The roots of ultimate insights are found…not on the level of discursive thinking, but on the level of wonder and radical amazement, in the depth of awe, in our sensitivity to the mystery, in our awareness of the ineffable. It is the level on which the great things happen to the soul, where the unique insights of art, religion and philosophy come into being.

[Our experience of God] is the result of wonder and radical amazement, of awe before the mystery and meaning of the totality of life beyond our rational discerning. Faith is the response to the mystery, shot through with meaning; the response to a challenge which no one can forever ignore. (116-117)

So no matter how often we look at a sunset, we will never cease to be amazed by it. No matter how accurately we understand the way babies develop in the womb, when we hold our child for the first time, we will never stop calling it “the miracle of birth.” We are simply overwhelmed by those experiences.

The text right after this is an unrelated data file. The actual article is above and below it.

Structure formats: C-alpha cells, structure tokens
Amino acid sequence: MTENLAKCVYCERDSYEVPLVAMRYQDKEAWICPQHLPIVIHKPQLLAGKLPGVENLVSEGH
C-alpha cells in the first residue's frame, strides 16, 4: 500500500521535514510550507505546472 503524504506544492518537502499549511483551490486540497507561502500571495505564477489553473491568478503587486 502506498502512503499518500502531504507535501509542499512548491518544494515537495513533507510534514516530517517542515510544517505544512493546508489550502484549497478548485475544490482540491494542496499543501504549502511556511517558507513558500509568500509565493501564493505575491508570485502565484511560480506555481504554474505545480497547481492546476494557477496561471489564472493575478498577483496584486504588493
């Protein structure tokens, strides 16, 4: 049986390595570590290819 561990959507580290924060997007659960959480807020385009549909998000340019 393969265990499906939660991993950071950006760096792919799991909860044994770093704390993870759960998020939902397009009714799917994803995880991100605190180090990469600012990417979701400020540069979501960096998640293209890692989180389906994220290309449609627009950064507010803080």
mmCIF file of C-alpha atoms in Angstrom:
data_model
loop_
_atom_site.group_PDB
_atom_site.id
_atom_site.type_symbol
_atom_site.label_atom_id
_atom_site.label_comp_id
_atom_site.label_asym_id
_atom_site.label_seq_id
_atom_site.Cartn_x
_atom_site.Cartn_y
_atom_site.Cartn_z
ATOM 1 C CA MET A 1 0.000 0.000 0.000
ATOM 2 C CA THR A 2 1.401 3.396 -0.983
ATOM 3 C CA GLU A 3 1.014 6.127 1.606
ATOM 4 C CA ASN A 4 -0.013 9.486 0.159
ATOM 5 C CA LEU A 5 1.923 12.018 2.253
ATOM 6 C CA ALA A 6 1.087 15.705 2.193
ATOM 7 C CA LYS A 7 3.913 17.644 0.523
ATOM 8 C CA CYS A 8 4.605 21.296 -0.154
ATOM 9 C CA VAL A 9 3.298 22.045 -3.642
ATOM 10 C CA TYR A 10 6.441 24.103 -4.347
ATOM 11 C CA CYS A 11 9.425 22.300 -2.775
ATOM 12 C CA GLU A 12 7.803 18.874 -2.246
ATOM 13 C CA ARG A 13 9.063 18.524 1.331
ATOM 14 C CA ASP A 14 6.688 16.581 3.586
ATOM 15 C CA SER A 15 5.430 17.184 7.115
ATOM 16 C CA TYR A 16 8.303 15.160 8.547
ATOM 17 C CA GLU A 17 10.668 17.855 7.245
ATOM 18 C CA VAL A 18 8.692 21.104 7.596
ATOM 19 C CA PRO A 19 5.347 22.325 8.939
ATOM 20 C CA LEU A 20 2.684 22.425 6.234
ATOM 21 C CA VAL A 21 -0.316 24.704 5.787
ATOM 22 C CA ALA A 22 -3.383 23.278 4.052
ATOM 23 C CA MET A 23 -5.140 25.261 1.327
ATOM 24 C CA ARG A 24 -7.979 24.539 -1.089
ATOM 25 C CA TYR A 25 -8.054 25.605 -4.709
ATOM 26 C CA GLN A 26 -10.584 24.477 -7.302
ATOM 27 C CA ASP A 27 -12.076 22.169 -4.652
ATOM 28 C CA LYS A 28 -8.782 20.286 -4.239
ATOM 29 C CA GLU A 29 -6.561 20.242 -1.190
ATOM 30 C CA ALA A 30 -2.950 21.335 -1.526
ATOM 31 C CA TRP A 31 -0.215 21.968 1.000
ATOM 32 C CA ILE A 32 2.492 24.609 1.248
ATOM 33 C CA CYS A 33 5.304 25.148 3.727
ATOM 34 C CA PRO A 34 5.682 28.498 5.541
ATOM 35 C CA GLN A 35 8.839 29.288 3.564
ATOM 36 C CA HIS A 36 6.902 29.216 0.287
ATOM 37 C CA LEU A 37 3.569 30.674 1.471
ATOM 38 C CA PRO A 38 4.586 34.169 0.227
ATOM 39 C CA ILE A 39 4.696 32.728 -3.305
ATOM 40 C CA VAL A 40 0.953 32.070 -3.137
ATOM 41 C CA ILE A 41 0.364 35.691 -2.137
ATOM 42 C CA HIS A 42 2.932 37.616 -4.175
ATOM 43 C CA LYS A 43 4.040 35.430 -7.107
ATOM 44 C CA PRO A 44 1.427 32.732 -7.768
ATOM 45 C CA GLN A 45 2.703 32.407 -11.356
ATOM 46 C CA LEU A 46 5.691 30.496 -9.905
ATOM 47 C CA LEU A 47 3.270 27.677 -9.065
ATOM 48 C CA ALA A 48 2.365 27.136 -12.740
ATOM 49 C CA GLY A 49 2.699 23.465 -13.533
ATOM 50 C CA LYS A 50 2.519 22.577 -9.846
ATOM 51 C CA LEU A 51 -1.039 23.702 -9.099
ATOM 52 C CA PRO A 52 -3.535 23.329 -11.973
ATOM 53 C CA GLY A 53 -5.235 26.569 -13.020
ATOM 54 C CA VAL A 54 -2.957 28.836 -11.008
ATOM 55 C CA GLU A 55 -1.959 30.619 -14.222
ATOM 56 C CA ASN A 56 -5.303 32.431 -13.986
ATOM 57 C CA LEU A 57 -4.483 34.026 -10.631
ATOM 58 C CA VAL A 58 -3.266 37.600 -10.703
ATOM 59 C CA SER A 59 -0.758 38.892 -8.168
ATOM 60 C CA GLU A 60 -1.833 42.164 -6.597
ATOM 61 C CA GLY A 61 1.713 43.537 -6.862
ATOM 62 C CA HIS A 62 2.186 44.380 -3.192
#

And so religion, as Heschel argues, is how we respond to that sense of awe. Religion doesn’t begin with trying to prove the existence of God. It doesn’t even begin with asking whether we “believe in God” or not. It begins with a moment of mystery. And even if we can scientifically explain that mystery, it will never lose its emotional impact.

Indeed, while curiosity broadens our minds, awe deepens our souls.

Turn it and turn it

Ultimately, it’s that combination of curiosity and awe, that mixture of breadth and depth, that joining of head and heart that allows us to see the beauty not only in science, but in Judaism, as well.

In Pirkei Avot, Ben Bag Bag taught that there is always more to Torah than meets the eye. And so we are to “turn it and turn it, because everything is in it.” (Avot 5:21) But it’s not that the Torah has all the answers — it’s that the more we turn it and turn it, the more we learn about ourselves and our place in the world.

Because there is beauty when we see connections that we had not made before. There is beauty when we discover things we never knew. And there is beauty when we realize just how much we don’t know.

After all, the most beautiful things are ones we keep coming back to — not because the objects themselves have changed, but because we ourselves are constantly discovering new levels of meaning within them.